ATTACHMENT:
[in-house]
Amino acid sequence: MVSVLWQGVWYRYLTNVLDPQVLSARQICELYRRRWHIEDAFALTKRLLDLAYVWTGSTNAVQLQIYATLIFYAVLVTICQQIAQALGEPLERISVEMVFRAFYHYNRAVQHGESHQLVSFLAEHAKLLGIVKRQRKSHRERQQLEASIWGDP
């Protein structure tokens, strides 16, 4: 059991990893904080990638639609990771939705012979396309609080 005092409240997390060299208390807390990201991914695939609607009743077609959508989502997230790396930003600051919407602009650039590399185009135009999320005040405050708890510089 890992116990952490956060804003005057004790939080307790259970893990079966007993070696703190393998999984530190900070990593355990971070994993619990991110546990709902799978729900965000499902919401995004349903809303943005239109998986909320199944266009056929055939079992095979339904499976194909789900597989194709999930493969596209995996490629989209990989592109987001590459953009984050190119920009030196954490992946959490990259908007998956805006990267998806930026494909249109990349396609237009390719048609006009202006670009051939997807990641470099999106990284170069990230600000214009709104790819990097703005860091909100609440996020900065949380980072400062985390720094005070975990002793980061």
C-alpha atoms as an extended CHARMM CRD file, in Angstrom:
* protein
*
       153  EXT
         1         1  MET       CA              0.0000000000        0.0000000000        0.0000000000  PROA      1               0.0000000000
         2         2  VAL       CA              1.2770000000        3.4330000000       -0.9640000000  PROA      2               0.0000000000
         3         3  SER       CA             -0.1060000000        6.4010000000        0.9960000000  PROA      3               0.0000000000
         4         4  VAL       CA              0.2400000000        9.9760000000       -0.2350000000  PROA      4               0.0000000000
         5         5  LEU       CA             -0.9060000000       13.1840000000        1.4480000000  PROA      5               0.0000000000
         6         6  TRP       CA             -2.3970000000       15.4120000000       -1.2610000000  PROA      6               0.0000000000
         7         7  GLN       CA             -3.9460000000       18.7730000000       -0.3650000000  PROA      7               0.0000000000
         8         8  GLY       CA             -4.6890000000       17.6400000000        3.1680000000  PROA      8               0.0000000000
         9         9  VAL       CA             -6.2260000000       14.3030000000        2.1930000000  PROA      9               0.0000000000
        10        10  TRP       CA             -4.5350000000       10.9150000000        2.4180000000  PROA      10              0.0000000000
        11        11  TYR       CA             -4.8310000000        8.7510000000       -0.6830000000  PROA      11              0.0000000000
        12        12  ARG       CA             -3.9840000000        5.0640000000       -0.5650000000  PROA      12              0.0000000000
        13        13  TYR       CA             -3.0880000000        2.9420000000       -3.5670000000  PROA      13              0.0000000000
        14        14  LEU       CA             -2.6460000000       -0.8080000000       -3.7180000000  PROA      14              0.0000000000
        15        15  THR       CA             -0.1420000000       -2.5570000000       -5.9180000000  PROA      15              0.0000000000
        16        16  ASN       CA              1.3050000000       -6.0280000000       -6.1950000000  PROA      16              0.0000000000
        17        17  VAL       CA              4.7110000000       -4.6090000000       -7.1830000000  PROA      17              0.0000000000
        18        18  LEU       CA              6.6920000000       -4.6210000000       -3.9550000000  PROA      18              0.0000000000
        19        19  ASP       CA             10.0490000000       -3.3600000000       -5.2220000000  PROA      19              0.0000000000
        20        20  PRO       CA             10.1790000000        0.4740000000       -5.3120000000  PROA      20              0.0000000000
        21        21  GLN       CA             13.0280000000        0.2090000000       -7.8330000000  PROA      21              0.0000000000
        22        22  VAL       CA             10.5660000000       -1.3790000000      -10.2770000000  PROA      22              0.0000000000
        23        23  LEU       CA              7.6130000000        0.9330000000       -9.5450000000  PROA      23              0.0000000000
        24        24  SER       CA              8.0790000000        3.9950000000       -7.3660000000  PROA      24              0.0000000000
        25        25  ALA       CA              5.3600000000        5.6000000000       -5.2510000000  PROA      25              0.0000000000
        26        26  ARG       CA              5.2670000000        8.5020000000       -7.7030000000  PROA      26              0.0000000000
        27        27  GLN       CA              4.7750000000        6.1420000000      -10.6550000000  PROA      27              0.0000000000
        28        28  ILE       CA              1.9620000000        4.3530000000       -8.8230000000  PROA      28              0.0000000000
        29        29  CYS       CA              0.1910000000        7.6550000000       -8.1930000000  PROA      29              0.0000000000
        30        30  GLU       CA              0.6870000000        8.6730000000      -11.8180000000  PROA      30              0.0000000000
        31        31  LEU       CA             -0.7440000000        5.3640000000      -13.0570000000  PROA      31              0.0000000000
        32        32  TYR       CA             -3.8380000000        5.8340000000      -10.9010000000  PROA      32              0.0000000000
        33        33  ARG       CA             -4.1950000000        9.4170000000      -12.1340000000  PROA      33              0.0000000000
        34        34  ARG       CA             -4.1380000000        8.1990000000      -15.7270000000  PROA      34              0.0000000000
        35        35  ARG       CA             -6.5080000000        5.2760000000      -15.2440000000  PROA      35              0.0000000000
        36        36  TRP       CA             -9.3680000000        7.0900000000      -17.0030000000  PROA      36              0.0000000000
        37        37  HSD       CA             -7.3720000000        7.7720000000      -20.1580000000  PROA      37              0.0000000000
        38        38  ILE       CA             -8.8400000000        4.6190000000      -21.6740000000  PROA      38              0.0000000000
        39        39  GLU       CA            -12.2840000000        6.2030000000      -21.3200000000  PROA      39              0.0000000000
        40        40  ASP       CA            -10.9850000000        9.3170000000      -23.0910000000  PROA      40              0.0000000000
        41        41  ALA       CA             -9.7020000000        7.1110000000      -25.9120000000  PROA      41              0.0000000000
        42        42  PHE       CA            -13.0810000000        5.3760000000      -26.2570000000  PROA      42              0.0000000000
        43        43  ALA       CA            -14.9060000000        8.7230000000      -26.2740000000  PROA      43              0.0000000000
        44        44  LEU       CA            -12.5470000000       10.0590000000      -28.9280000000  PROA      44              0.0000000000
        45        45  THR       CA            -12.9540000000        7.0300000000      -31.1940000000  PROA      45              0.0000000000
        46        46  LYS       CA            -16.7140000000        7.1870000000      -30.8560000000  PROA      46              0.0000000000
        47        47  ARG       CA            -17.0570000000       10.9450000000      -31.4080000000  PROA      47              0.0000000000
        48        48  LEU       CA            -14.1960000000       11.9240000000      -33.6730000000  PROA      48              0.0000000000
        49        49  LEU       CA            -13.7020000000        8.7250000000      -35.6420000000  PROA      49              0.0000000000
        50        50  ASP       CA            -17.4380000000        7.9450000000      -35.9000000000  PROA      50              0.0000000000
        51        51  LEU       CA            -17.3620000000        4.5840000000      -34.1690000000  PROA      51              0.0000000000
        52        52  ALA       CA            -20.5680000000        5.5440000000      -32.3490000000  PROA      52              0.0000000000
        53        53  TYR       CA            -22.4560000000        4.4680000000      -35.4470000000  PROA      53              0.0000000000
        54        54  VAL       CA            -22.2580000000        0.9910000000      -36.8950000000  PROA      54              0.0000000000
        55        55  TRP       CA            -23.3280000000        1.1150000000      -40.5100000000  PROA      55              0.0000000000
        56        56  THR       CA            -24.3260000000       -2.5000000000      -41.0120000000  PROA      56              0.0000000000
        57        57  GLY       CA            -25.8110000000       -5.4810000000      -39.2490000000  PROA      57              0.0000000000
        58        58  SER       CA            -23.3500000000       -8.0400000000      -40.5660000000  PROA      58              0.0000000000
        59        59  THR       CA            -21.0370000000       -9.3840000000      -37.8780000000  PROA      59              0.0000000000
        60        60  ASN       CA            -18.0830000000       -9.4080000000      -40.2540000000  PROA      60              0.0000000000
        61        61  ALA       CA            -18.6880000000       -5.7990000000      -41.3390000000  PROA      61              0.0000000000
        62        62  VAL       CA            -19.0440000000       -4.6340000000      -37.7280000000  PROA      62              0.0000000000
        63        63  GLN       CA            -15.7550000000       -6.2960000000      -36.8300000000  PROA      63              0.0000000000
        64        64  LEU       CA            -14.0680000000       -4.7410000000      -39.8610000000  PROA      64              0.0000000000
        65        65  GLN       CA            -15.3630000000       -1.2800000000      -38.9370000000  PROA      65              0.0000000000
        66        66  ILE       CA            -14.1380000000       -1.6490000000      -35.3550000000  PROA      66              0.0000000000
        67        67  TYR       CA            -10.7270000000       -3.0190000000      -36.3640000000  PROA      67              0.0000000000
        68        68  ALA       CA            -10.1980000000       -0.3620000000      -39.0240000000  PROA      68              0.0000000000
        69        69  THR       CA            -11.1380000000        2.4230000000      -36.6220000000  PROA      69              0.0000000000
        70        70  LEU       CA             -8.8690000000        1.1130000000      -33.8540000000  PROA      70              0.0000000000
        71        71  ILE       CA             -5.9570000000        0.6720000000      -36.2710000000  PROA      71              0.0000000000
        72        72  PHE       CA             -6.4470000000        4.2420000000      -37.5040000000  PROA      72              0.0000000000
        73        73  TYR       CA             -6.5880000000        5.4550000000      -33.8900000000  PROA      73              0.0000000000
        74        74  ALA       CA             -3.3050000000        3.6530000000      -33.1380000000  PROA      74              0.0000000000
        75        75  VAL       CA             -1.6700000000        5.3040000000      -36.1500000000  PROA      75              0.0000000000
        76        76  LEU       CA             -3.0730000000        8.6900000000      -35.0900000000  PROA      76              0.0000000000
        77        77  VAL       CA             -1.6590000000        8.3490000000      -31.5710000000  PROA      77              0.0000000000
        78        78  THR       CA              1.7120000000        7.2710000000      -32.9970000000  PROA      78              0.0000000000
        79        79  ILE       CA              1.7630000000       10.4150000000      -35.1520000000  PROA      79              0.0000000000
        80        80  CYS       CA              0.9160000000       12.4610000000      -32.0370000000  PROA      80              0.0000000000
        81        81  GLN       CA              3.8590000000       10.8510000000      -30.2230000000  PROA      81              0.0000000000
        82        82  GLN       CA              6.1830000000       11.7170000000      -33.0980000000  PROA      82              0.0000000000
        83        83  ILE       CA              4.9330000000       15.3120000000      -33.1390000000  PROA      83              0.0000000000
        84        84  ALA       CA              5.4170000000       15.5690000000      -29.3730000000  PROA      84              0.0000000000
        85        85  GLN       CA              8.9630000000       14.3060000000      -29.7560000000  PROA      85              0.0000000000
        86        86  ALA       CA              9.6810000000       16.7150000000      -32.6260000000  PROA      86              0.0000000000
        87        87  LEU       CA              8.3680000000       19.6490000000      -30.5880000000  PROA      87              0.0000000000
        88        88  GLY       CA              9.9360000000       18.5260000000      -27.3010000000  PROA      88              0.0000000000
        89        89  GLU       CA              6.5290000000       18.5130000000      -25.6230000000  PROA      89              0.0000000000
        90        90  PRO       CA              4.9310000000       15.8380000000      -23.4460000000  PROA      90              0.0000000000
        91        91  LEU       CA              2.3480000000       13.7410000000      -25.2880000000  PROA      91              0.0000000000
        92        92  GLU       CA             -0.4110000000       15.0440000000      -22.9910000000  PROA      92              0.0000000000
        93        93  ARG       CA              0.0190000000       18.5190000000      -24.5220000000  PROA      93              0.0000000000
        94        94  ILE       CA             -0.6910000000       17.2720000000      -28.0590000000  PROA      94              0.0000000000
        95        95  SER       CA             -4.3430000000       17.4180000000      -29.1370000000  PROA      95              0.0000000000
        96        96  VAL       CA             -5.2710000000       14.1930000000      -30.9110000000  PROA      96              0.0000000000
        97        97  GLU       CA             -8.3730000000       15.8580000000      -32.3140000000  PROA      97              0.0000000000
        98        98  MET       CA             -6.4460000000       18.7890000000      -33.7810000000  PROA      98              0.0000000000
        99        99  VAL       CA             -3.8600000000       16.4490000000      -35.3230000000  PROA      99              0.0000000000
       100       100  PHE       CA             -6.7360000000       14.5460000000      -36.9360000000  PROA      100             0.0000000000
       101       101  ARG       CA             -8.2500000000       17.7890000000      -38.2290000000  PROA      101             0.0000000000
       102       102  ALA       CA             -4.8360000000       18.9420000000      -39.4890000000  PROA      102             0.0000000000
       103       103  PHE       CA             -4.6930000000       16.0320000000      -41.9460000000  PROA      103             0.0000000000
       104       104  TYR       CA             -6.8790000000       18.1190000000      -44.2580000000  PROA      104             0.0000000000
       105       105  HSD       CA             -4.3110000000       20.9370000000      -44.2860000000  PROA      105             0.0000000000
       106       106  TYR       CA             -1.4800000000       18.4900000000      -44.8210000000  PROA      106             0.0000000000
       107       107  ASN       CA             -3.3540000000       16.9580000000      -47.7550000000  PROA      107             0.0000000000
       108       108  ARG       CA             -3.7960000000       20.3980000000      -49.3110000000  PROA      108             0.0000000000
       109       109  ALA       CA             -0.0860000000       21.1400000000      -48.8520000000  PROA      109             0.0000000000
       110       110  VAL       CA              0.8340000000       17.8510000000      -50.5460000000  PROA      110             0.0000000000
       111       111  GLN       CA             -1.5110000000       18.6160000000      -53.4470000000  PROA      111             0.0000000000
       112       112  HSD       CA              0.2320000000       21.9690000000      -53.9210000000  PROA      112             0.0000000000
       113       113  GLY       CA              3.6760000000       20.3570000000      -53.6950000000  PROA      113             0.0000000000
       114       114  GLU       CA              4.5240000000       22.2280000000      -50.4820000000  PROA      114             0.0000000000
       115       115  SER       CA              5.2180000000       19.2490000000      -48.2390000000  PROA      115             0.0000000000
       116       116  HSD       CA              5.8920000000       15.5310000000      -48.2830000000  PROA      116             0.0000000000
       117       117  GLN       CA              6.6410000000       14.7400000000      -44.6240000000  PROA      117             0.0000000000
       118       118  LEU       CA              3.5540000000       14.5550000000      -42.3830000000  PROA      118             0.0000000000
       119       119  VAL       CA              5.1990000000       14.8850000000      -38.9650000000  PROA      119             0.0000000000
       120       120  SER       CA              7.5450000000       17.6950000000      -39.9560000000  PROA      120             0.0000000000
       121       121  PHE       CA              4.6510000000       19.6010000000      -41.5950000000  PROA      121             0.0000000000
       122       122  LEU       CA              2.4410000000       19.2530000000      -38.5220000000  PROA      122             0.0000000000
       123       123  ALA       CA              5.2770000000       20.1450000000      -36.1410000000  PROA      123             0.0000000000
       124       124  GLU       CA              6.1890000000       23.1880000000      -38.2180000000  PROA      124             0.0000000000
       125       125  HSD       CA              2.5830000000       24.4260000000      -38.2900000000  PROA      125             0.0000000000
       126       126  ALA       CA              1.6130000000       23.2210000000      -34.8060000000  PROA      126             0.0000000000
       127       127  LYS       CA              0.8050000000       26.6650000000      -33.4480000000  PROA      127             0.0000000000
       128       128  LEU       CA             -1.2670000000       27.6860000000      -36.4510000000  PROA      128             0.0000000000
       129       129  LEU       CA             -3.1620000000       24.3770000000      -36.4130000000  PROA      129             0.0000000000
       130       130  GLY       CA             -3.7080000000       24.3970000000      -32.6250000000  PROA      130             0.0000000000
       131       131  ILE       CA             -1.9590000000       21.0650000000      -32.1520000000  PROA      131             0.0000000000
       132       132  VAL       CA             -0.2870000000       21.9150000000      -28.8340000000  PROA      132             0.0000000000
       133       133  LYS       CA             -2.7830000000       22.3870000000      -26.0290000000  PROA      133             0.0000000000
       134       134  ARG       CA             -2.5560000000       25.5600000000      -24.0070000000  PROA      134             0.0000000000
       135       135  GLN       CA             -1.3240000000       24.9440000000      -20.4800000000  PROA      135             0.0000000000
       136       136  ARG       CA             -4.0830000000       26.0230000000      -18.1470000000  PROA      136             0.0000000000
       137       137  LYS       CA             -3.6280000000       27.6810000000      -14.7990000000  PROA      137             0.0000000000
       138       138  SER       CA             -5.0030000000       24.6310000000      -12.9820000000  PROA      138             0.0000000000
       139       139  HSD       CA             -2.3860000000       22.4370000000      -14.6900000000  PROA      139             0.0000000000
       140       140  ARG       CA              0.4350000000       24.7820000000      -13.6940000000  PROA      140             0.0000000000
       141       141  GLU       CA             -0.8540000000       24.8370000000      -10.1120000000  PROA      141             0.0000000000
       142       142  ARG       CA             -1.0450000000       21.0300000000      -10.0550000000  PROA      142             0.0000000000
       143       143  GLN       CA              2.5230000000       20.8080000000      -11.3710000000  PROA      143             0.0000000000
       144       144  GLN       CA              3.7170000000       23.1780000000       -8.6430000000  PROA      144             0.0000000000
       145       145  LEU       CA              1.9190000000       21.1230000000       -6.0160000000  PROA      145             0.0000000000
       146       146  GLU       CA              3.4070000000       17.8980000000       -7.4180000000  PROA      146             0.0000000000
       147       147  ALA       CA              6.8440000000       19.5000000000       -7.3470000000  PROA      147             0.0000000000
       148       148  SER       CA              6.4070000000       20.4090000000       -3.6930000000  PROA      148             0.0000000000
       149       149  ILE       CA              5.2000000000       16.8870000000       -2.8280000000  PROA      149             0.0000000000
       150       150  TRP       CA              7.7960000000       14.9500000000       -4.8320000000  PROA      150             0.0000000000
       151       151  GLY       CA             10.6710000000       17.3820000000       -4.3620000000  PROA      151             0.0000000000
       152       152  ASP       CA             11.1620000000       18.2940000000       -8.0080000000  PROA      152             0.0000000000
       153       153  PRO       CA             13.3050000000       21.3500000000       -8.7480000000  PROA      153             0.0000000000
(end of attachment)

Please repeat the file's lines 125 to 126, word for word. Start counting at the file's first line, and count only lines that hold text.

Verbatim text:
       118       118  LEU       CA              3.5540000000       14.5550000000      -42.3830000000  PROA      118             0.0000000000
       119       119  VAL       CA              5.1990000000       14.8850000000      -38.9650000000  PROA      119             0.0000000000